Development of a near zero backlash double enveloping worm drive for a specific customer application.
Overview released its very first dome design. The units utilised isolated RS 485, wire race bearings, dc brushed digital servo with programmable velocity, acceleration, ‘S’ curve, and jerk in each axis. Wire race bearings were used in the dome unit – this construction allowed bearing races to be set directly in dissimilar materials without being affected by temperature gradients or expansion effects, and at the same time providing immense strength.
Overview developed the first fully programmable privacy patch for the UK Police Scientific Development Branch.
Privacy patches obscure particular areas of the image so as to protect the privacy of individuals or property.
A bespoke solution for a remotely operated motorized optical system was developed that included telescope, rotators, and lens.
These were designed and built for the JET fusion project at Culham laboratory. The unit had to withstand high levels of radiation, and was designed to stare directly into the Torus.
The mid 90’s also saw Overview design and manufacture high performance Periscope units with camera and lens axis coincident with the pan axis, and a mirror covering the tilt axis.
DC receiver electronics with presets designed and manufactured for Vicon UK.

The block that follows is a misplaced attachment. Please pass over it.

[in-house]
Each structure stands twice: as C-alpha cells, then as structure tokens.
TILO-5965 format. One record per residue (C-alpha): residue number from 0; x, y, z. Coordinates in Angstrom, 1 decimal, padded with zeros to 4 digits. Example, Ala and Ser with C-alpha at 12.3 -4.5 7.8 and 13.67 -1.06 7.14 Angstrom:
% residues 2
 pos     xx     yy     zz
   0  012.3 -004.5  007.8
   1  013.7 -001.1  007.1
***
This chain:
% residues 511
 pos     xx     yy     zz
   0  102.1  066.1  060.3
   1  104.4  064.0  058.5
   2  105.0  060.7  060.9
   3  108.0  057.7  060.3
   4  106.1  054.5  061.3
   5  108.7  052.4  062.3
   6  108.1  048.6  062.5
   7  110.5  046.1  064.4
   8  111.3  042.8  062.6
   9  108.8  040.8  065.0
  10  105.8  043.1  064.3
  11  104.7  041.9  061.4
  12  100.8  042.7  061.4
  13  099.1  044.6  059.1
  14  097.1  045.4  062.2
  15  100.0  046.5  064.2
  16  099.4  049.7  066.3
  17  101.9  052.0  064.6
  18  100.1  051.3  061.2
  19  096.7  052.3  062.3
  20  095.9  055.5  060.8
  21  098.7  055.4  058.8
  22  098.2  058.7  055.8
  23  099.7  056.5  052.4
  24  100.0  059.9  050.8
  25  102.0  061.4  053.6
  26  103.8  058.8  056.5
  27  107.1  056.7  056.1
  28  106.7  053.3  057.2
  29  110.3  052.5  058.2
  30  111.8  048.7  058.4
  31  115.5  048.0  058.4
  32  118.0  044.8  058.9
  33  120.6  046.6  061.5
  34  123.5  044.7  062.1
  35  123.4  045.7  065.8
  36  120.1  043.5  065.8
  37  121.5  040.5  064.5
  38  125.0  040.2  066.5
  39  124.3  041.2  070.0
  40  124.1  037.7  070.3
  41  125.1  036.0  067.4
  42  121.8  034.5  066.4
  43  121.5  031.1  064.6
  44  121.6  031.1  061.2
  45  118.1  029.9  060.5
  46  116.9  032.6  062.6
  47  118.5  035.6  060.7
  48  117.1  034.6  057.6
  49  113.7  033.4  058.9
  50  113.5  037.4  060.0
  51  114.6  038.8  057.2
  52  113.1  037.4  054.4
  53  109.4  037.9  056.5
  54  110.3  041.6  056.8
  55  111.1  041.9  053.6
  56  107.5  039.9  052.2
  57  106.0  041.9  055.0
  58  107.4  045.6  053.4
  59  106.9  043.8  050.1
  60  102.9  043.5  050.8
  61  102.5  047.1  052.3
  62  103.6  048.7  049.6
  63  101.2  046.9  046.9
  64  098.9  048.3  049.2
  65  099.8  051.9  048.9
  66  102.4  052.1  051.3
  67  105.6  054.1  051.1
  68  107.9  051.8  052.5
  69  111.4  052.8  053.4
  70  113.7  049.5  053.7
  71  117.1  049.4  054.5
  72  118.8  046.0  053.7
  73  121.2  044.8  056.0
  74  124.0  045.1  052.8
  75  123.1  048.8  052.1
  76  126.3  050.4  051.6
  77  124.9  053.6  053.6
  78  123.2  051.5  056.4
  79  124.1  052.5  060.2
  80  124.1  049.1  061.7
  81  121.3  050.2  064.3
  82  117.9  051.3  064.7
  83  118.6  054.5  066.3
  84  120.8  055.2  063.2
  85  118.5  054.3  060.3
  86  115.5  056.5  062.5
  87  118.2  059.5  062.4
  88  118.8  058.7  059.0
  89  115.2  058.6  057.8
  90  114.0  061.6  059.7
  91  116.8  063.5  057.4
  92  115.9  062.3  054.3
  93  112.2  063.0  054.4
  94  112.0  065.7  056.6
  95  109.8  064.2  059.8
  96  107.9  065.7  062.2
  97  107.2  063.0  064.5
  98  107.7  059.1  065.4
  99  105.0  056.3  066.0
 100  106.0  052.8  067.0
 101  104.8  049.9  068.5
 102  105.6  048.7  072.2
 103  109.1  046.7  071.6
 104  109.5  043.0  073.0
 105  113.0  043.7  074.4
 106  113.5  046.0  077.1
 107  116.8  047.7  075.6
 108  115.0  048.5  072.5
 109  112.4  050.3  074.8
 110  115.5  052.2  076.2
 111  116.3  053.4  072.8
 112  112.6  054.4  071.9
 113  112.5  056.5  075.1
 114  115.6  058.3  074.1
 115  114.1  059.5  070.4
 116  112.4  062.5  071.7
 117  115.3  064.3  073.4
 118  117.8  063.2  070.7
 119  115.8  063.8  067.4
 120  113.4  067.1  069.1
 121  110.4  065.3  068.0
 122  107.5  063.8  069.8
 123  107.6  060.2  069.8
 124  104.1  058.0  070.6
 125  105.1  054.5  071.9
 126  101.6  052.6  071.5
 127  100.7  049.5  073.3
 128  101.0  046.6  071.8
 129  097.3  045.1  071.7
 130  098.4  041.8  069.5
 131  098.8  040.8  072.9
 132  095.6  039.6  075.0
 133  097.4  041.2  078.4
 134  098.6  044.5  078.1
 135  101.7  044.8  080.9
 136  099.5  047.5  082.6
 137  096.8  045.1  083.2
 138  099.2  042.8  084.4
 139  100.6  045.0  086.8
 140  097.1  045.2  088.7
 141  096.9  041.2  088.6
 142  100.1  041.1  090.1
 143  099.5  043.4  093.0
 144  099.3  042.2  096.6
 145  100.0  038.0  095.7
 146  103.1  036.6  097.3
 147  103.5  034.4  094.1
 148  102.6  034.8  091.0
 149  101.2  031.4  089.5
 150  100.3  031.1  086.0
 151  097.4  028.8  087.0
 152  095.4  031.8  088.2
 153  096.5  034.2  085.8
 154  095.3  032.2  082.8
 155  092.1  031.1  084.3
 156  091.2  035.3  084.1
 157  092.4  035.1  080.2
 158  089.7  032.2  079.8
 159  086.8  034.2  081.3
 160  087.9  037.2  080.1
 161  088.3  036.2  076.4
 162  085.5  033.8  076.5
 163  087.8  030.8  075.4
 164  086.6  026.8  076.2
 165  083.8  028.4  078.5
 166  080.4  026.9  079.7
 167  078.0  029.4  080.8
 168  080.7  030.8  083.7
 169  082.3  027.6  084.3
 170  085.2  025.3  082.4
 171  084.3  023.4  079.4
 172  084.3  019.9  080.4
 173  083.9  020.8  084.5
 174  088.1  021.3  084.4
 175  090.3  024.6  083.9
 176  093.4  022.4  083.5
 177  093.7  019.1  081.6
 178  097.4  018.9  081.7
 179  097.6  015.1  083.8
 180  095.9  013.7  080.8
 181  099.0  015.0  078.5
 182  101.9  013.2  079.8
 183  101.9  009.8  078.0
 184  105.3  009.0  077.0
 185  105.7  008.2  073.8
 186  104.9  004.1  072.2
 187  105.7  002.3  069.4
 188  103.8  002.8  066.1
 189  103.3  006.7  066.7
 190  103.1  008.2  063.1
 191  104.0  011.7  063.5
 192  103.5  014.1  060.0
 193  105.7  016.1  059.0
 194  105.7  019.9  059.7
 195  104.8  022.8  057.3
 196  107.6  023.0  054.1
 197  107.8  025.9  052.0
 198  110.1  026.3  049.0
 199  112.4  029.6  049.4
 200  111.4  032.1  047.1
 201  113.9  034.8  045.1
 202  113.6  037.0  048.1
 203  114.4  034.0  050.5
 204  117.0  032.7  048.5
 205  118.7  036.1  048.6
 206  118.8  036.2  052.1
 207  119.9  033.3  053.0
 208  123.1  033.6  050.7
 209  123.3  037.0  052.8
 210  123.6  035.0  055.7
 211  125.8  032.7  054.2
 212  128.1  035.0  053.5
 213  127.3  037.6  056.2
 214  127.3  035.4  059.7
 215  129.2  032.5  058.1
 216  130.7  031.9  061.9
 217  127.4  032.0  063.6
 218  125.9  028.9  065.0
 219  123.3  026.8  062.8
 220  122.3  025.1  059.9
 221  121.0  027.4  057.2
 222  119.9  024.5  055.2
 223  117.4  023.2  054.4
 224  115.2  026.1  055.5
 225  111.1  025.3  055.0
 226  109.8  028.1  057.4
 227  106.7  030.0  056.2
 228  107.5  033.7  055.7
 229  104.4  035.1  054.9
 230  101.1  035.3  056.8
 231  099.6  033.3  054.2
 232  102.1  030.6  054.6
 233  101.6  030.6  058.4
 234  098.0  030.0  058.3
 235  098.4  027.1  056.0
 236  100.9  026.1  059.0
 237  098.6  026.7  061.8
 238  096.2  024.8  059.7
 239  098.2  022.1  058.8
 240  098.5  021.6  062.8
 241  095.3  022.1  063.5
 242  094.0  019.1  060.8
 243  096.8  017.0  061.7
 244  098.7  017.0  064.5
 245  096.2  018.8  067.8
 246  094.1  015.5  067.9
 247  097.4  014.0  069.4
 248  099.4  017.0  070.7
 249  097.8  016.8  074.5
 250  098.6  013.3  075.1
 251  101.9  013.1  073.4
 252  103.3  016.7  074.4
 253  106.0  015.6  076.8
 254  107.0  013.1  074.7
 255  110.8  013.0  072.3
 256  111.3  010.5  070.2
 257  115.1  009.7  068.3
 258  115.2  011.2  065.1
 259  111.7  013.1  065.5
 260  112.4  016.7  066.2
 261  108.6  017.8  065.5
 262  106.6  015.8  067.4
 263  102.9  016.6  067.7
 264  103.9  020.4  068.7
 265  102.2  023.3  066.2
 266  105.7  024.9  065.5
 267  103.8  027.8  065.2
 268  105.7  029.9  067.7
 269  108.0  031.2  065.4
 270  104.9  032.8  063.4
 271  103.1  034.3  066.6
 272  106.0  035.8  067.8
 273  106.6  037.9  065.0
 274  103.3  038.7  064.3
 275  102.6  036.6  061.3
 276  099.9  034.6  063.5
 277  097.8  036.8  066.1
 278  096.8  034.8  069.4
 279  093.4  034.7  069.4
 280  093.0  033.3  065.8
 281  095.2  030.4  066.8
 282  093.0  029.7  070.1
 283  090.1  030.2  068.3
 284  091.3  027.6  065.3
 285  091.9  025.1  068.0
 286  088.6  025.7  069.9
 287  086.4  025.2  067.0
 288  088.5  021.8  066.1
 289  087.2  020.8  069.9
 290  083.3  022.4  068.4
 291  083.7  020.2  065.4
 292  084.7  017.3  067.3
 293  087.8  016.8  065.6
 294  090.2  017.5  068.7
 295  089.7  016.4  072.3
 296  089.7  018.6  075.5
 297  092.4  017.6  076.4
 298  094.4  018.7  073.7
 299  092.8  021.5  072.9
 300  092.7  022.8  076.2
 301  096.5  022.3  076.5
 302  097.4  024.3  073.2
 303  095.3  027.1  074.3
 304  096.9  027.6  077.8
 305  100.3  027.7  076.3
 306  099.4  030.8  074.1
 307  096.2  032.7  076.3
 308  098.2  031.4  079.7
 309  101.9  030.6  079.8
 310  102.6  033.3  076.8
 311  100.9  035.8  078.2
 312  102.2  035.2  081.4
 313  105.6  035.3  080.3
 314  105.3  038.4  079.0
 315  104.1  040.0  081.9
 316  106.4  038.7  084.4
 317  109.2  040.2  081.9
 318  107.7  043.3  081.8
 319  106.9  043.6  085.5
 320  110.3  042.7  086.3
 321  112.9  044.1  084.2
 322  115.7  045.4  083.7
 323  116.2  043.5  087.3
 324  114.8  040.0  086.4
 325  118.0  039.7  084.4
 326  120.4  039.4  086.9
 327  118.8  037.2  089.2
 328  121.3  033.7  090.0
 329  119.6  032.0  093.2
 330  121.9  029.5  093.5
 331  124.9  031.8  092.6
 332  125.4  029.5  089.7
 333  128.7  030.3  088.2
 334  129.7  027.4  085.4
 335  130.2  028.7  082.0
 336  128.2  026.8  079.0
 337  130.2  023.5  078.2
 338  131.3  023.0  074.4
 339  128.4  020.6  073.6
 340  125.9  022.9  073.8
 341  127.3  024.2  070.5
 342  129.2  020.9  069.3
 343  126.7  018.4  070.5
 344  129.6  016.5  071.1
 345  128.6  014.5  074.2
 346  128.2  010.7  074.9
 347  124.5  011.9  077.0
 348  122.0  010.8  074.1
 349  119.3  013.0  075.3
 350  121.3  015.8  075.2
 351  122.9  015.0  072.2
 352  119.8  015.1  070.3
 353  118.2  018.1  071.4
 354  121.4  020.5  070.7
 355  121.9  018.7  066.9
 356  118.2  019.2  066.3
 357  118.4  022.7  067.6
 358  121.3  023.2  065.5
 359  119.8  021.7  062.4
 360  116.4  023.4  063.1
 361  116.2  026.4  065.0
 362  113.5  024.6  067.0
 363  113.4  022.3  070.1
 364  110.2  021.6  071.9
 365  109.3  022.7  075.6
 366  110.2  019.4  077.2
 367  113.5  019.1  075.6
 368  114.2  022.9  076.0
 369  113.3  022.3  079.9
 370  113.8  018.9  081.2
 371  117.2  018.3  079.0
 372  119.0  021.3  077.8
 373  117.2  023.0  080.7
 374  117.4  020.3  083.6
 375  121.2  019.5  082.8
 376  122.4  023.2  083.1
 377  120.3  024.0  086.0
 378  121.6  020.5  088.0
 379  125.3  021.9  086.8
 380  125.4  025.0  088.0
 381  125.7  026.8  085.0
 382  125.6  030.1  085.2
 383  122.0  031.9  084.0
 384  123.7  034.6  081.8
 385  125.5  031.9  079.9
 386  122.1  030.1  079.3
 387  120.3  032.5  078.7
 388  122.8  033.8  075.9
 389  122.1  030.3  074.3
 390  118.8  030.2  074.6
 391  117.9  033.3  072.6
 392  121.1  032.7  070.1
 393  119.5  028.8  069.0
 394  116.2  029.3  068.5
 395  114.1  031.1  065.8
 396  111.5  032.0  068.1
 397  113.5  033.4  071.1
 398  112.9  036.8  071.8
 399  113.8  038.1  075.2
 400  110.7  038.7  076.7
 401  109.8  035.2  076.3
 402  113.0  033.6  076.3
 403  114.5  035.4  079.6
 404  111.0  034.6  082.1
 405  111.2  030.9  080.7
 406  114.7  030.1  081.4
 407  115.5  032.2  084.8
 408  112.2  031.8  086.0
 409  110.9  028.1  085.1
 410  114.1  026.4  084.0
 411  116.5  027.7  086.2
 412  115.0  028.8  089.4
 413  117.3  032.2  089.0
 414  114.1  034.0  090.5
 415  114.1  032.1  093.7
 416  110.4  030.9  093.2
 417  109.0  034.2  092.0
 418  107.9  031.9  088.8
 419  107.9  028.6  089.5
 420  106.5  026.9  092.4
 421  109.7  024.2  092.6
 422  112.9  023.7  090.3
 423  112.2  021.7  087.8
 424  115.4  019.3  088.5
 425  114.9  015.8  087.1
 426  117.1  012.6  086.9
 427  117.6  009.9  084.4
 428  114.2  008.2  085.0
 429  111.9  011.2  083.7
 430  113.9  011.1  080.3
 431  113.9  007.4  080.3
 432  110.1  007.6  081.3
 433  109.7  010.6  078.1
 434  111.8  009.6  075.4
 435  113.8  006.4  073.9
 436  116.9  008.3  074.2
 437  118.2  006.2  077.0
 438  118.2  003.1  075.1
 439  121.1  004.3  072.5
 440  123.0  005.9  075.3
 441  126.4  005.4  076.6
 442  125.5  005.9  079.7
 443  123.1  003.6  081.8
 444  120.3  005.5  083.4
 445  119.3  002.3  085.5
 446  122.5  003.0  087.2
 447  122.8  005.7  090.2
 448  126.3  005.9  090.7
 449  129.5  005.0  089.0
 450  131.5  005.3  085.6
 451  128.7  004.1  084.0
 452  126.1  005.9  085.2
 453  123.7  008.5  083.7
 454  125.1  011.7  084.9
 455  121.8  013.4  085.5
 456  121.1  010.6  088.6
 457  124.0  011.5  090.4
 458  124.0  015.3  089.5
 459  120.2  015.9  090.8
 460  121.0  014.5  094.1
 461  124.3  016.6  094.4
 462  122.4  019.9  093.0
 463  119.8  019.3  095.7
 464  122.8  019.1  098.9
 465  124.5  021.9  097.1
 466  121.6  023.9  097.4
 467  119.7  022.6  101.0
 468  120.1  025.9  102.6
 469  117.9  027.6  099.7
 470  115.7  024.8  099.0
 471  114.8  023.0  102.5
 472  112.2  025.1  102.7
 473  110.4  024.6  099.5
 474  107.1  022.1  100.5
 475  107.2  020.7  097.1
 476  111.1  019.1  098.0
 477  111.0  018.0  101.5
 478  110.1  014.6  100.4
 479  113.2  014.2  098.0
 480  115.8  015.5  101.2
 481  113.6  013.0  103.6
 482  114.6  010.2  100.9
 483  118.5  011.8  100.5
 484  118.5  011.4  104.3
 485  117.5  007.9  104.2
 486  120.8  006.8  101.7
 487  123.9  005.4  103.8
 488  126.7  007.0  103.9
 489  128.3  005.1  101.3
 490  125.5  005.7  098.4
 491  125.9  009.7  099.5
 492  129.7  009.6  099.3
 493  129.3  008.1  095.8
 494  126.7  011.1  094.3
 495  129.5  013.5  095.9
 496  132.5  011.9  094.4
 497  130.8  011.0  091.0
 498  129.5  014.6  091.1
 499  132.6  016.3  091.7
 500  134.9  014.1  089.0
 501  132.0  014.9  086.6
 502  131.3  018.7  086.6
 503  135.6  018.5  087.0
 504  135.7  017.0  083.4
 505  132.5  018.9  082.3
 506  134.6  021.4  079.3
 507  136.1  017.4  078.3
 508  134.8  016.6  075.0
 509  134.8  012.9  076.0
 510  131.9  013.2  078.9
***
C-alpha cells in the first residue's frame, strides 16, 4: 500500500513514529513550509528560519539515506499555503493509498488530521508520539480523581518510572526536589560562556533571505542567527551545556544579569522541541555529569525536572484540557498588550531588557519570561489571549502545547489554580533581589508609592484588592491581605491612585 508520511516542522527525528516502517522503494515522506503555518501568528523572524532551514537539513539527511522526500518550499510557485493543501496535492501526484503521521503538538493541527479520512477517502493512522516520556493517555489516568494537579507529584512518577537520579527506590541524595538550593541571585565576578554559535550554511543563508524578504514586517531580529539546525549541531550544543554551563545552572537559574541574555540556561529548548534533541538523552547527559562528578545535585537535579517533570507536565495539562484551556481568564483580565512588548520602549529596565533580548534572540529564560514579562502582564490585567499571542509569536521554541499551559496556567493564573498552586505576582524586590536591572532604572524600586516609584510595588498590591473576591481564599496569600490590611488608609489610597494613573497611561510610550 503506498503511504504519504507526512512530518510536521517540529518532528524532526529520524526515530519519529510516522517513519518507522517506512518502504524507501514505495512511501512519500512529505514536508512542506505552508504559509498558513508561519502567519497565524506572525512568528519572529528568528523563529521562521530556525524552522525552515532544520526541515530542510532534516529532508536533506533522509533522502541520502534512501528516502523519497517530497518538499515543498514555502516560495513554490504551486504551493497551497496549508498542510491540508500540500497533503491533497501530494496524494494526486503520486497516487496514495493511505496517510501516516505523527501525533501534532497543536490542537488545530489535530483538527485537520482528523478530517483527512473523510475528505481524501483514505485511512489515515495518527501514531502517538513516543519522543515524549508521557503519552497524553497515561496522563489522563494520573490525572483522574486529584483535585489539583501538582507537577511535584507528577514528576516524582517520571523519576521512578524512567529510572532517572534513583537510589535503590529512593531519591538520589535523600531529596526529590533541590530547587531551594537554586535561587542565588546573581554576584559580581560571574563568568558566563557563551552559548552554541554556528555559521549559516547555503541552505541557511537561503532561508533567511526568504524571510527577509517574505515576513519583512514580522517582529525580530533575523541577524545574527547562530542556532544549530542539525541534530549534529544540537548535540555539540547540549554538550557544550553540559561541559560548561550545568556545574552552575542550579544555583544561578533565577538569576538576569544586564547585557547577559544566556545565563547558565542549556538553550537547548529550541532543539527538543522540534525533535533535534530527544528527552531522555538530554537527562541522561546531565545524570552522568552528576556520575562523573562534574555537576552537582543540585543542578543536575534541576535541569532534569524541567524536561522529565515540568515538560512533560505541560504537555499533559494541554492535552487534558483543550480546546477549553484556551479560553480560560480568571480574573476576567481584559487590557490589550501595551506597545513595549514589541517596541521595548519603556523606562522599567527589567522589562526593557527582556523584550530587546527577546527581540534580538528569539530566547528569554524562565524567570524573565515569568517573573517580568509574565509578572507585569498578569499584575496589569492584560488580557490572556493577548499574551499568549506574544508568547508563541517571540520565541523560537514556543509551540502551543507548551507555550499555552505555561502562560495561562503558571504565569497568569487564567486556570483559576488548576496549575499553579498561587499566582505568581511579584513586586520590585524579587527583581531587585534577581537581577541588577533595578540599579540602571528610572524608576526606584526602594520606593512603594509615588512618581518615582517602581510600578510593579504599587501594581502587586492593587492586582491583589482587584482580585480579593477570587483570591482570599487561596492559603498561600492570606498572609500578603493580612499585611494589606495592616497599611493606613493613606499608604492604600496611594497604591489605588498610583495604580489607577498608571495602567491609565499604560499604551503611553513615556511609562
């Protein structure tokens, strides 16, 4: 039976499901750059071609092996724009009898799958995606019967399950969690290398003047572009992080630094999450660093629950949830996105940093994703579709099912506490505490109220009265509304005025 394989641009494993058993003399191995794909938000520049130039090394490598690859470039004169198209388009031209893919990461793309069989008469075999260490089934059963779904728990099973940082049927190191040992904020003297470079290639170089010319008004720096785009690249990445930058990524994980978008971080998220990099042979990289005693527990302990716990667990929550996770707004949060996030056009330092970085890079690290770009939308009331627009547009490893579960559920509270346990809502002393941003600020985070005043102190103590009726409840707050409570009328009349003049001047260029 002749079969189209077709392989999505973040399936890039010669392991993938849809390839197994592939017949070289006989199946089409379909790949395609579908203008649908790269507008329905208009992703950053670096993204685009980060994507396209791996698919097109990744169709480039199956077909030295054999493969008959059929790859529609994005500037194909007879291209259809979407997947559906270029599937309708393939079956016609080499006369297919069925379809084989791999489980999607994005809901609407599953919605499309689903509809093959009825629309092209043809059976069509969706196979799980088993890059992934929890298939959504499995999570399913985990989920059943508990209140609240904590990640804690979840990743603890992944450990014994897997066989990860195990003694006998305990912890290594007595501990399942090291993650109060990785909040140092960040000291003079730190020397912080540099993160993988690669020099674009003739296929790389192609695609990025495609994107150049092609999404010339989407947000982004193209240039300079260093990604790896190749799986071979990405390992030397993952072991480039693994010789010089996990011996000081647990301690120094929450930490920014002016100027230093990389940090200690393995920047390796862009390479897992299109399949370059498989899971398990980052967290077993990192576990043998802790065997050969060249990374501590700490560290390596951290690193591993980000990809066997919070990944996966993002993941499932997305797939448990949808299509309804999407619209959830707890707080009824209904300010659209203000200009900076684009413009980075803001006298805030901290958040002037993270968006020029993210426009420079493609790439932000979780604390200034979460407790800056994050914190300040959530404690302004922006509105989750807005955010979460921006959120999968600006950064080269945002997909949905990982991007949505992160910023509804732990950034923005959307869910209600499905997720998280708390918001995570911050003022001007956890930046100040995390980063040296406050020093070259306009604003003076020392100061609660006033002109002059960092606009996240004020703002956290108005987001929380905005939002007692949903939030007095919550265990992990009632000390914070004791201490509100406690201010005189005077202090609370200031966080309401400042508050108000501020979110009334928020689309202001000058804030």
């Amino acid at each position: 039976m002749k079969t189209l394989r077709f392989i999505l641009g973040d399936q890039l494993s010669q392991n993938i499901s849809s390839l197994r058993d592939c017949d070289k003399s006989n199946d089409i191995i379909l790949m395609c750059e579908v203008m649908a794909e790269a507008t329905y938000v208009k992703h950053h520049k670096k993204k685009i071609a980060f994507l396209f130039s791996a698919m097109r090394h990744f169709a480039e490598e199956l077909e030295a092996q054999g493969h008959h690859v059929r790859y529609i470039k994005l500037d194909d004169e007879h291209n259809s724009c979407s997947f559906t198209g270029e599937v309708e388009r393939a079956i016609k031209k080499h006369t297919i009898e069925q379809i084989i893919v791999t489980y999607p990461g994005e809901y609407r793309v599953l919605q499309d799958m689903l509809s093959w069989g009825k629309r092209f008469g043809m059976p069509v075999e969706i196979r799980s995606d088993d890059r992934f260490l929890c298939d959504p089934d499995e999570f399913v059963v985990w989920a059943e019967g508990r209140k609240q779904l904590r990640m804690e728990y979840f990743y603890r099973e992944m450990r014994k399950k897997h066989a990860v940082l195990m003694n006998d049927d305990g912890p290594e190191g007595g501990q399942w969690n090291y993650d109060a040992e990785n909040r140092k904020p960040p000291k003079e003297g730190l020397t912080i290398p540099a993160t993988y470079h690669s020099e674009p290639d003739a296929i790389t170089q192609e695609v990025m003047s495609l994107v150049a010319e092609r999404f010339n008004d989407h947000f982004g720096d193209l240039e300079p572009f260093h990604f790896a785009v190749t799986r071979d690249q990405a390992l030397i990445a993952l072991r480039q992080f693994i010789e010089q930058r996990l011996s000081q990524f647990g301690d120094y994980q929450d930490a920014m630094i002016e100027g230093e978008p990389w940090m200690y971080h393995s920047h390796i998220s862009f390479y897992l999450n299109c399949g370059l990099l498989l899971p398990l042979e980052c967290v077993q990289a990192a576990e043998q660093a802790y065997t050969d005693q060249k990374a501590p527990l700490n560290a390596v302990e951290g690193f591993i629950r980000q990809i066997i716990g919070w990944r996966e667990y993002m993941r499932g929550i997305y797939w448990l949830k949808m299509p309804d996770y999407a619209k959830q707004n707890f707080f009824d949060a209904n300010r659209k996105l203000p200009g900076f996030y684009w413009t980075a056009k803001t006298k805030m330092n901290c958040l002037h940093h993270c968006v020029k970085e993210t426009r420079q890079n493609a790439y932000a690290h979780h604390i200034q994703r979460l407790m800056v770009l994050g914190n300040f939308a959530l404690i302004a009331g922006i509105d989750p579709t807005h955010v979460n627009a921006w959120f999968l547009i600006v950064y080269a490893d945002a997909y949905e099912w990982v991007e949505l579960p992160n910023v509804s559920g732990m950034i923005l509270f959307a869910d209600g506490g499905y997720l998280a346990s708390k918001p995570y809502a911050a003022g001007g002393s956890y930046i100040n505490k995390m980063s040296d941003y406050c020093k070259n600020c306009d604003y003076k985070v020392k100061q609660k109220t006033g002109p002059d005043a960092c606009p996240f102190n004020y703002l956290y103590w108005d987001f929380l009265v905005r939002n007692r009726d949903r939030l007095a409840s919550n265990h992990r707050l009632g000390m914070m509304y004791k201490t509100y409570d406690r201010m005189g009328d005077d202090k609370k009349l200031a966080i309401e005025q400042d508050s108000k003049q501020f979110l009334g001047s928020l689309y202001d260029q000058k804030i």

Overview was approached by a Gulf state to build eight large rapid deployment units with three sensors (visible long range, image intensified with a laser illuminator, and long range thermal) with integral cooling for desert operation.
These rapid deployment units had specialised Overview designed Pan and Tilt drives units utilizing printed motor and advanced encoders driving a digital servo. On the Pan unit data and a 40 amp supply was transferred over a unique power slipring.
The solution used an absolute encoder fitted to the final drive and main bearings, which were formed from single wire race units capable of carrying several tons.
The solutions developed for this customer included a very robust local controller for use by forward operators in an emergency.
On the back of a growing business in 1998 Overview moved to a small industrial unit of 1200 square feet and grew its staffing levels.